Review of How Plays Work

How odd – when I said that I was feeling my age, I wasn’t wrong! I tend to be reading a lot of non-fiction, more so than fiction (although both concepts are rather vague as they are!), and recently I’ve come across a lot of Playwriting books. Now, those of you who believe that writing is a craft – it most definitely is – the difference is that we’ve usually had relatively more exposure to it than say photography or web design. A lot of forethought, structuring and depth is required for any piece of writing (even this one!), and I’m sure I’m not alone in being lost for words on occasion or placed the punchline before the buildup to a joke!

So, on to the book itself! How Plays Work, by David Edgar – pretty self explanatory, I have to say!

It’s a great comprehensive guide into each of the building blocks required to construct a coherent and meaningful performance piece. The sections are: Actions, Character, Genre, Structure, Scenes, Devices and my greatest nemesis – Endings!

Now, I purposefully left out the first chapter, which really sparked my interest in this book in the first place. It’s called Audiences, which really put my writing head on back into perspective. If I had a penny for every time someone called me out for “writing for myself” and “don’t assume the reader will understand what the author is saying” to the plain “what the hell is this text I see before me!?”, then I wouldn’t need funding at all! I tend to be as cryptic as well… me, I guess. The fact that David Edgar put the Audience first and foremost struck a chord with me, because, well, the audience is always right.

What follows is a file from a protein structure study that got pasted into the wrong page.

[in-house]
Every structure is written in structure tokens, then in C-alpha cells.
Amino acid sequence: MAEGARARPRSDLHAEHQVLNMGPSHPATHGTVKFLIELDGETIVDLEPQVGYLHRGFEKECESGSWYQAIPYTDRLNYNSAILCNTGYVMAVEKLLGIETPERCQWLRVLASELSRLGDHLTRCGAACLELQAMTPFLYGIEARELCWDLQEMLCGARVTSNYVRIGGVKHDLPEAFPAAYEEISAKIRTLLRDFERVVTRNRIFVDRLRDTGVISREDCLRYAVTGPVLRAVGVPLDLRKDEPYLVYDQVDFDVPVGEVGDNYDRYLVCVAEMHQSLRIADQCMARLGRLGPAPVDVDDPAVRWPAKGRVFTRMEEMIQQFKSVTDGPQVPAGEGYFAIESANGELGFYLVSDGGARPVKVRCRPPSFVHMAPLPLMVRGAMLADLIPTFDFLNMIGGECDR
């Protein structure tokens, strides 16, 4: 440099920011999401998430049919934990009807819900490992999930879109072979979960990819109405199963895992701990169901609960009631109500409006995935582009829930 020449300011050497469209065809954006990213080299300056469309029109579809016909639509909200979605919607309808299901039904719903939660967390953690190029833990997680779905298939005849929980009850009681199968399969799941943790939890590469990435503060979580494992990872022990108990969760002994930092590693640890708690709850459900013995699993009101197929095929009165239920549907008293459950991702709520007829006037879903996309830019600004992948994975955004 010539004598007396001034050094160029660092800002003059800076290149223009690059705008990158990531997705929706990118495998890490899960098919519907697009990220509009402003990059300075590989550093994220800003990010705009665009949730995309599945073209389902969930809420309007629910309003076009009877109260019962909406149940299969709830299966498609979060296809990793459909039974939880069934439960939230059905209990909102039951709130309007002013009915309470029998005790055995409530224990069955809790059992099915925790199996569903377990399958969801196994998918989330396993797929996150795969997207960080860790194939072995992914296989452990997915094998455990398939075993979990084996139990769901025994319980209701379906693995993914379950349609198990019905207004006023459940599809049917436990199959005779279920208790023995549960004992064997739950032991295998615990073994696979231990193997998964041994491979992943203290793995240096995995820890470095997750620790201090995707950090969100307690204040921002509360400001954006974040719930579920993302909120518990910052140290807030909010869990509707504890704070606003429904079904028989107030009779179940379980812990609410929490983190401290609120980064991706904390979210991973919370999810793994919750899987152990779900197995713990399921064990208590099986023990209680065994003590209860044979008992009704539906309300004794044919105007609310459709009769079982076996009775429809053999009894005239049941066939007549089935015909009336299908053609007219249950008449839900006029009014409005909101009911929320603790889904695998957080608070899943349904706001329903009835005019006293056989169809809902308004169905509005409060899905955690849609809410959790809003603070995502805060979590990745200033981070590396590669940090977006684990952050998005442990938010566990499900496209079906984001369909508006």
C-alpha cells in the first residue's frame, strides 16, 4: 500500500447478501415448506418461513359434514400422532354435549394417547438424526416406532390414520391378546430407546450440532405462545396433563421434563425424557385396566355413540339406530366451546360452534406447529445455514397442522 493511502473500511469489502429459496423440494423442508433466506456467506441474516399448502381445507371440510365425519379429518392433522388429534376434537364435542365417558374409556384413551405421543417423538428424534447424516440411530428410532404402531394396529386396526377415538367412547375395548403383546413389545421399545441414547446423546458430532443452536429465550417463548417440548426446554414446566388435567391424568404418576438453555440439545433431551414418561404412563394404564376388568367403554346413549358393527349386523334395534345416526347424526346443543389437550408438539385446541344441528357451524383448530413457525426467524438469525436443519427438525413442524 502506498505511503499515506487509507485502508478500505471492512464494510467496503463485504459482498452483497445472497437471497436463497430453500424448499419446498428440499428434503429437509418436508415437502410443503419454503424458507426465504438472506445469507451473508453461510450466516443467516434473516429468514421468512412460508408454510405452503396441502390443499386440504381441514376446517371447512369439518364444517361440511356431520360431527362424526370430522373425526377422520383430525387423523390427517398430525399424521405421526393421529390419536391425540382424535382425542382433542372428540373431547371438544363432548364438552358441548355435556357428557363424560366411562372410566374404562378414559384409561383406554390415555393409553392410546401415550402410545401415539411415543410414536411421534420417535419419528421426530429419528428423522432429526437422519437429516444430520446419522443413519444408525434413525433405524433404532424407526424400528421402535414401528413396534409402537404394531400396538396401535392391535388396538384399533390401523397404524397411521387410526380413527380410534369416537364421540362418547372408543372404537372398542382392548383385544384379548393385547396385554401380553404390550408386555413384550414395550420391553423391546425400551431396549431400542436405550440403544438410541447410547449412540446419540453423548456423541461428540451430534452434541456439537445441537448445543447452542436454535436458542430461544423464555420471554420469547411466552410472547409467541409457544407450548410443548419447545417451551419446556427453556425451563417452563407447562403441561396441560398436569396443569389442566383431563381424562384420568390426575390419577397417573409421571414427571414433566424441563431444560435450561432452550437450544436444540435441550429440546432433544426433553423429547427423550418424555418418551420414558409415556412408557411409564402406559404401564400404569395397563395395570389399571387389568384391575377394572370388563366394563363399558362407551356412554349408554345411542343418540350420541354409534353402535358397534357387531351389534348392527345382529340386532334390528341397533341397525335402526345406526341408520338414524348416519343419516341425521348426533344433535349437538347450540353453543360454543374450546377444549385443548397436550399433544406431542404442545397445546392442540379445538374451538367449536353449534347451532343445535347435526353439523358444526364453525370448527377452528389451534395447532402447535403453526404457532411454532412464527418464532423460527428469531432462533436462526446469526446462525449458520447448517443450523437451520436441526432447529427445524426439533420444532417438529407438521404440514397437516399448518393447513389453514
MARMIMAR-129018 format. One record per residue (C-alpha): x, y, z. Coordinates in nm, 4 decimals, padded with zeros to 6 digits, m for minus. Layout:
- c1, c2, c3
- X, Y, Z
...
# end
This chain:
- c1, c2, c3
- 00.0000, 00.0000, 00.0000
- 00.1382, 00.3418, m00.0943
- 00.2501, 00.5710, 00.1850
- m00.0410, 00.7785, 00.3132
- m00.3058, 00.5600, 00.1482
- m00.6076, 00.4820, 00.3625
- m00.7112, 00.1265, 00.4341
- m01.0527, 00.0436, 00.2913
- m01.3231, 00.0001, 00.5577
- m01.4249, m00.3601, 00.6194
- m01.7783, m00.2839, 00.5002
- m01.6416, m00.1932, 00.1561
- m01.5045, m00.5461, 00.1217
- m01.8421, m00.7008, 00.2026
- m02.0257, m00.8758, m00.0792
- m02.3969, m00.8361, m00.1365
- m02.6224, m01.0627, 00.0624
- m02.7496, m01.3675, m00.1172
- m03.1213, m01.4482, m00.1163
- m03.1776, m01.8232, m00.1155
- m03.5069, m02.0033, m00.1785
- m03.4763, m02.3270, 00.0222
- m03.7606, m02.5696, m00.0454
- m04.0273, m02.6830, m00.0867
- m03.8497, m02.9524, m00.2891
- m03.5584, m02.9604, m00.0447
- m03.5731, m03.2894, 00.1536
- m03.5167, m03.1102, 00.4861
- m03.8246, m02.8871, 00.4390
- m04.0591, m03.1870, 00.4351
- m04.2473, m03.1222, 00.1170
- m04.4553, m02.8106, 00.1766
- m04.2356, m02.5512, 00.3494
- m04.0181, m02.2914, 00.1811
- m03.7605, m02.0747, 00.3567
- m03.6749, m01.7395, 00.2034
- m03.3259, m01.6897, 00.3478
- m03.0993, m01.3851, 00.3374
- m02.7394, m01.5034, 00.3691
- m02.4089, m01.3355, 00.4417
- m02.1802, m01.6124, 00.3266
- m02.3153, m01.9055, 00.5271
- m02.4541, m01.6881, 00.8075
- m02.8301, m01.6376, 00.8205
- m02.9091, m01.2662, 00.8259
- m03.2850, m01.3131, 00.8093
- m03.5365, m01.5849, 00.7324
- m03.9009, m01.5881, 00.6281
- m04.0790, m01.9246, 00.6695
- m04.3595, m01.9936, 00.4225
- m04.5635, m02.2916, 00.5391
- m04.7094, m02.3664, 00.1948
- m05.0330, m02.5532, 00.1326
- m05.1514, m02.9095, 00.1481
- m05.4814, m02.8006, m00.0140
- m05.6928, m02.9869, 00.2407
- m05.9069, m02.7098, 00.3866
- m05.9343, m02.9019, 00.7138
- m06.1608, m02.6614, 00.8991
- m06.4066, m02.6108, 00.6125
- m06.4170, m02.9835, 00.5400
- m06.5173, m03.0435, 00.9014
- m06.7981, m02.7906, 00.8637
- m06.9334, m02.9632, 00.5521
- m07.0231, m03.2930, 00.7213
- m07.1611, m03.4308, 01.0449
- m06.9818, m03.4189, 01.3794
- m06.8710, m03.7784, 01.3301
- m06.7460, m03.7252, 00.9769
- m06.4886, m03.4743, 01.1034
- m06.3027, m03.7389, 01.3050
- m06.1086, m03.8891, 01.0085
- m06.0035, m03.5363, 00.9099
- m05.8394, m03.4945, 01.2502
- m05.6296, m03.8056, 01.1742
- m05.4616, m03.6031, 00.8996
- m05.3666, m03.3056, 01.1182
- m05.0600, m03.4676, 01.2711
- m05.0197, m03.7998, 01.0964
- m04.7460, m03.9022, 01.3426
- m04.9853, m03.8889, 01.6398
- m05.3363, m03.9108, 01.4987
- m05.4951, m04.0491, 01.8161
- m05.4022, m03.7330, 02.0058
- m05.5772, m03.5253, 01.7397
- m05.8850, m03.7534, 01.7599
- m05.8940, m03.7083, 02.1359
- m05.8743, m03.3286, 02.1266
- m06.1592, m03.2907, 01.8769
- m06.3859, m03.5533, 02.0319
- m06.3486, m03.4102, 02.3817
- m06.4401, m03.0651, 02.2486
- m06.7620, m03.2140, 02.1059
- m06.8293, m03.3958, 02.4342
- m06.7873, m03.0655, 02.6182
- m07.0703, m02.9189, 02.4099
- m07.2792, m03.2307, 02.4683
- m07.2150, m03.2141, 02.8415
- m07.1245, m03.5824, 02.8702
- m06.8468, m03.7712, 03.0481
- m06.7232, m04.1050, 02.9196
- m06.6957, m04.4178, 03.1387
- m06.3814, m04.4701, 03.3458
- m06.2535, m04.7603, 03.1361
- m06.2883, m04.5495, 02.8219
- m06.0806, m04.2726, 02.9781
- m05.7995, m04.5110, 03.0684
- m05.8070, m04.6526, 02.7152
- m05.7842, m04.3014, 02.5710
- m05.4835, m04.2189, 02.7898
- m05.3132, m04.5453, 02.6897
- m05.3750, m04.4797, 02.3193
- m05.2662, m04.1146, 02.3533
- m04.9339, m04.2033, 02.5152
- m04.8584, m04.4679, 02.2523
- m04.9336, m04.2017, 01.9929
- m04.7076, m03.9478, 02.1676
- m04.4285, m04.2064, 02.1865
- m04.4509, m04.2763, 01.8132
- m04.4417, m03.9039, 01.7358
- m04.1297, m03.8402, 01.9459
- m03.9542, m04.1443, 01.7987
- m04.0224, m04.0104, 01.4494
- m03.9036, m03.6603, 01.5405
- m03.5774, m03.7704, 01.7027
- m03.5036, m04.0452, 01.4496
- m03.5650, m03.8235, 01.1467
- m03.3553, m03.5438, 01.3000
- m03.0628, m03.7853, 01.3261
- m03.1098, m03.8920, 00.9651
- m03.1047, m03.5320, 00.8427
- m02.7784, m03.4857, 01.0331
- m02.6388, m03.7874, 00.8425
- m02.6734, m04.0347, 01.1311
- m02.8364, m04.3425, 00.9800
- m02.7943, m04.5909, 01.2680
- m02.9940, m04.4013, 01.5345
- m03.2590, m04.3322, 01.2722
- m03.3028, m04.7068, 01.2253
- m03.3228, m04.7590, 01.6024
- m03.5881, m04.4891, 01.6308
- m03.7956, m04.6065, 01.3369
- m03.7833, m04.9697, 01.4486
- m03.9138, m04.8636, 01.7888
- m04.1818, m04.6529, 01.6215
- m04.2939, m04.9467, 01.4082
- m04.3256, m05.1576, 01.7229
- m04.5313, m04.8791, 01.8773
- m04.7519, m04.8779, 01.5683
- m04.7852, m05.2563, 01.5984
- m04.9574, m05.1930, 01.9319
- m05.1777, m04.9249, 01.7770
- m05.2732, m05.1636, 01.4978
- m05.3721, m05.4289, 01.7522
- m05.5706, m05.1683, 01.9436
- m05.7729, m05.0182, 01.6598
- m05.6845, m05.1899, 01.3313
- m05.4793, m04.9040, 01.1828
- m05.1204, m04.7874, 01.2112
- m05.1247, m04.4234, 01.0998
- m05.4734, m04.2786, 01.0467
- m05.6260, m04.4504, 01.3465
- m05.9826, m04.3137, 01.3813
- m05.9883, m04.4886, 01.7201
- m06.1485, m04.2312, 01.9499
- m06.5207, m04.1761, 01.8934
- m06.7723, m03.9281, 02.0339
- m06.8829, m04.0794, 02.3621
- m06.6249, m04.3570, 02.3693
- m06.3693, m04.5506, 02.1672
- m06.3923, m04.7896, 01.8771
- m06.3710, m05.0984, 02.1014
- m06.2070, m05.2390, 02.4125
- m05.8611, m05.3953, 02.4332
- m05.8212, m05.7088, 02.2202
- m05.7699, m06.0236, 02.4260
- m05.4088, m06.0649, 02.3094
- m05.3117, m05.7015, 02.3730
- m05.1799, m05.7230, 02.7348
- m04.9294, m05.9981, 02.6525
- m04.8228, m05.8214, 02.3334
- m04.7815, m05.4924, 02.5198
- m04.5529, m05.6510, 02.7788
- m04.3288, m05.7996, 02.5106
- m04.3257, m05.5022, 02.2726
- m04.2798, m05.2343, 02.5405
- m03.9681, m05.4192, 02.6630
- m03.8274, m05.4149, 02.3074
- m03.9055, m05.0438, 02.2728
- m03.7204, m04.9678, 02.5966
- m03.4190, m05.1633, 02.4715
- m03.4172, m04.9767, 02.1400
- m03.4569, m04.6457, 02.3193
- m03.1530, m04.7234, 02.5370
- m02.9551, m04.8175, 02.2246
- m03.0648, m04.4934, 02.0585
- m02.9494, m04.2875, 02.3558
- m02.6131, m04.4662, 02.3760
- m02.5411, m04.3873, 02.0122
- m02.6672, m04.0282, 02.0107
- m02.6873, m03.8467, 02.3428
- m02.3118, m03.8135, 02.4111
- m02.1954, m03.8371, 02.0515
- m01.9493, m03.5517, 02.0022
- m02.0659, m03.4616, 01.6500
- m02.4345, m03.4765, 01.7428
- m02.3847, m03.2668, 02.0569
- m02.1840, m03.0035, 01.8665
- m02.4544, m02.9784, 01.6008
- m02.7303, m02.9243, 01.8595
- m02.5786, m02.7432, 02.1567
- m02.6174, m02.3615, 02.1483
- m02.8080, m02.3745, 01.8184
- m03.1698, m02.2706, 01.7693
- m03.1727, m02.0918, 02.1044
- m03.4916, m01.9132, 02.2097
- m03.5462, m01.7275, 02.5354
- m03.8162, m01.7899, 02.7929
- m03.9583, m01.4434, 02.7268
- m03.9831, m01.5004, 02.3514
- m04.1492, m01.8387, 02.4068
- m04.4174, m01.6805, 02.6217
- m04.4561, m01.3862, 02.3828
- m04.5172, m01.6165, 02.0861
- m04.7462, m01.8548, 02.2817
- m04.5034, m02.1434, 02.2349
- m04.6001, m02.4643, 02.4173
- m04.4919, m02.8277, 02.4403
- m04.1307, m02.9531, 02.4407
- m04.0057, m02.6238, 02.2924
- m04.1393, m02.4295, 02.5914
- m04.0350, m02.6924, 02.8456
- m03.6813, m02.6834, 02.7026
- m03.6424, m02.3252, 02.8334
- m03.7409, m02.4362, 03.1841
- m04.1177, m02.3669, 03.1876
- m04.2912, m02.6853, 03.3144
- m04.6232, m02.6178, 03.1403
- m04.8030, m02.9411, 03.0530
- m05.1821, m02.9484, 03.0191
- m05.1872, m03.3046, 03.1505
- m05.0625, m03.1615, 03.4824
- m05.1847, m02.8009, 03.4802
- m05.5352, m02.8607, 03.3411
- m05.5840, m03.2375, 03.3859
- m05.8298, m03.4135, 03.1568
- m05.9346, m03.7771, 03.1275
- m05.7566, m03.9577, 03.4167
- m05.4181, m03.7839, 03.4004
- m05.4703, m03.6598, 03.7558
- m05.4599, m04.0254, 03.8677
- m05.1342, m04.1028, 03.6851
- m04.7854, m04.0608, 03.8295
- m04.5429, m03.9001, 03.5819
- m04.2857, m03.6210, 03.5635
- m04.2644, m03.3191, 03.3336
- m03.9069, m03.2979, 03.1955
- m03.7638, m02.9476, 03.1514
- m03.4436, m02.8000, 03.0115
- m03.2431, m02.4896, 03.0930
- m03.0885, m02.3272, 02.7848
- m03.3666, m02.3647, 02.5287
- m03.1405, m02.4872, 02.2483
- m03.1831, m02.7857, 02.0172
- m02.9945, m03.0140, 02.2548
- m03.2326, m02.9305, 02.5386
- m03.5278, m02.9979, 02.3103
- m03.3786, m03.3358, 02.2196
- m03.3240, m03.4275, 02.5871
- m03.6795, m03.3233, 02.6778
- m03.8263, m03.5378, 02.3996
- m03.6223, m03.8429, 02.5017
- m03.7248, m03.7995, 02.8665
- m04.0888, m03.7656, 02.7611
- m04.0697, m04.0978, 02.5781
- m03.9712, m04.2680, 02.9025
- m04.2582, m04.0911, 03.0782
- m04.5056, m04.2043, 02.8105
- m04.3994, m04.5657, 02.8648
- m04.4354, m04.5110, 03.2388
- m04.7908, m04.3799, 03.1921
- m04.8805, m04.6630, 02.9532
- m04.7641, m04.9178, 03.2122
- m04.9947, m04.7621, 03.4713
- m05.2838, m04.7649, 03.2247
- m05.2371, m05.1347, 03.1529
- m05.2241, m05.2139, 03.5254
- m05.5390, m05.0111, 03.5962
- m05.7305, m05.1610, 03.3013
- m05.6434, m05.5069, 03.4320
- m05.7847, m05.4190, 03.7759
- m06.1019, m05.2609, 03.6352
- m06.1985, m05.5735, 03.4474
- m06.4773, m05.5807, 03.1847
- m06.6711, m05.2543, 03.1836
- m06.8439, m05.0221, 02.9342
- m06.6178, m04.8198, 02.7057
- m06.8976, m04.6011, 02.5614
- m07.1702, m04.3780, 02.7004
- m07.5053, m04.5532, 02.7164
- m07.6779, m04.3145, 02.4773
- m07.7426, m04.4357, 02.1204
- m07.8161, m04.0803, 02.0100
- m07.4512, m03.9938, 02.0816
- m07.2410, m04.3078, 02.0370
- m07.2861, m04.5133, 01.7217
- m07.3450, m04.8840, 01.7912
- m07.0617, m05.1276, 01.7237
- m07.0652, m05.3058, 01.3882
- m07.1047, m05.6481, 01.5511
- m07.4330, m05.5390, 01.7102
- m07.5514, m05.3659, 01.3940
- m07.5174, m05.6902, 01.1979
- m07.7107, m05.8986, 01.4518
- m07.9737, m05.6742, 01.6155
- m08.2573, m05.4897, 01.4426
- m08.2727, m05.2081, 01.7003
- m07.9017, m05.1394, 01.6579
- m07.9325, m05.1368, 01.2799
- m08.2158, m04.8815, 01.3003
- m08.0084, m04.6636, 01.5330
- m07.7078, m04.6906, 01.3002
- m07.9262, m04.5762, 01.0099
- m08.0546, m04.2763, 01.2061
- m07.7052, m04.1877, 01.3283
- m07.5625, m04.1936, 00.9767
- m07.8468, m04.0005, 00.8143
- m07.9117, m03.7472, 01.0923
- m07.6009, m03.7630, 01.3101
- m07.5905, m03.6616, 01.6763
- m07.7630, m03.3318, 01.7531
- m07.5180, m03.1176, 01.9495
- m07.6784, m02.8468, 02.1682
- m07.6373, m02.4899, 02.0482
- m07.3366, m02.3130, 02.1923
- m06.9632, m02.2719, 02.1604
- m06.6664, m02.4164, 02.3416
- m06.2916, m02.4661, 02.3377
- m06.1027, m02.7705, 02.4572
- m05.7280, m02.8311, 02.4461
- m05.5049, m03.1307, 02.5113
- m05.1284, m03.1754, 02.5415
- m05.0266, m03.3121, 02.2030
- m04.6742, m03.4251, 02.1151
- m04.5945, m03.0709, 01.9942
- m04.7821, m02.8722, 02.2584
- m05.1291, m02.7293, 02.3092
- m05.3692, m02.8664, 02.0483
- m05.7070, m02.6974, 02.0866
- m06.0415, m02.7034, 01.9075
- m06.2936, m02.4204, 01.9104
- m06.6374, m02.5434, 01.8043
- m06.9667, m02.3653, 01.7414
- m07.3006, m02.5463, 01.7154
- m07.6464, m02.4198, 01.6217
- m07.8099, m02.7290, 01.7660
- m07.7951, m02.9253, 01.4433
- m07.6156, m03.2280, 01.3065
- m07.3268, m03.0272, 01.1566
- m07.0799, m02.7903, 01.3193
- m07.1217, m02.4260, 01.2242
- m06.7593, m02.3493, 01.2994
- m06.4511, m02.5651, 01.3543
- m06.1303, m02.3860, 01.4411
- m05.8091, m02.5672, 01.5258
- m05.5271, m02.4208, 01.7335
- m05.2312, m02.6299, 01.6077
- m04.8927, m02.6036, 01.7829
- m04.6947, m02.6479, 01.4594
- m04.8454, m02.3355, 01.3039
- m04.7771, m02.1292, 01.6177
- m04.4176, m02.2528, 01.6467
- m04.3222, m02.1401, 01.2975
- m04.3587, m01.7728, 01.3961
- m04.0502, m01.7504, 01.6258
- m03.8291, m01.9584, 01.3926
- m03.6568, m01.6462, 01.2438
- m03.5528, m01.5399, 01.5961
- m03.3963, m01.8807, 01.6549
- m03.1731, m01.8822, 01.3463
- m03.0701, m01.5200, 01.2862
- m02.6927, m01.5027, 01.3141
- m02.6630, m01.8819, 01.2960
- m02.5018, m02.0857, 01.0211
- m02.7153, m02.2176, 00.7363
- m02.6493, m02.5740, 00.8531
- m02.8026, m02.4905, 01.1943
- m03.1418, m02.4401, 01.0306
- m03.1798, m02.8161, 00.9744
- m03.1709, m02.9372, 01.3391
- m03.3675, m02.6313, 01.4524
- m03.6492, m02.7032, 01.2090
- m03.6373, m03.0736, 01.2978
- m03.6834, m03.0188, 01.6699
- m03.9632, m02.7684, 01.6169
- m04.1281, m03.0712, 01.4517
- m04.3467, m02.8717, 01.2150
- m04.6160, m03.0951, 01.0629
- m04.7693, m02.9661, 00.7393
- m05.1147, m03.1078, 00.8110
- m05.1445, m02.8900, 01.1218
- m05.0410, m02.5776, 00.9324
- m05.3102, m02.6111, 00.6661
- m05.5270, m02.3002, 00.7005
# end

I have never seen so many references being used to so many different plays in one publication before. David Edgar, who founded the Playwriting Studies course at Birmingham 2 years after I was born, clearly knows his stuff. He skips across concepts like Emplotment, Axis and Currency, Contractual and Performative plot forms whilst casually dropping in some masterpieces of Ibsen, Shakespeare (of course), Brecht, Noel Coward, Beckett, Ayckbourn, Miller, Sarah Kane and Caryl Churchill just to name a few.

I got this book from Ebay, and it really gives you bang for your buck – especially revising it to go through some steps and ideas when structuring what essentially is “people talking”, and seeing what methods you can go through to get to your characters and extract all their needs and little quirks to make it believable and well, most importantly, to mean something. It’s like a very comprehensive manual, although with so many references, you can go off the beaten track a little and just stare bewilderingly at the wildlife.

I’d say it’s definitely a good read if you’re looking into Play writing or even another form of fiction. Give it a shot!

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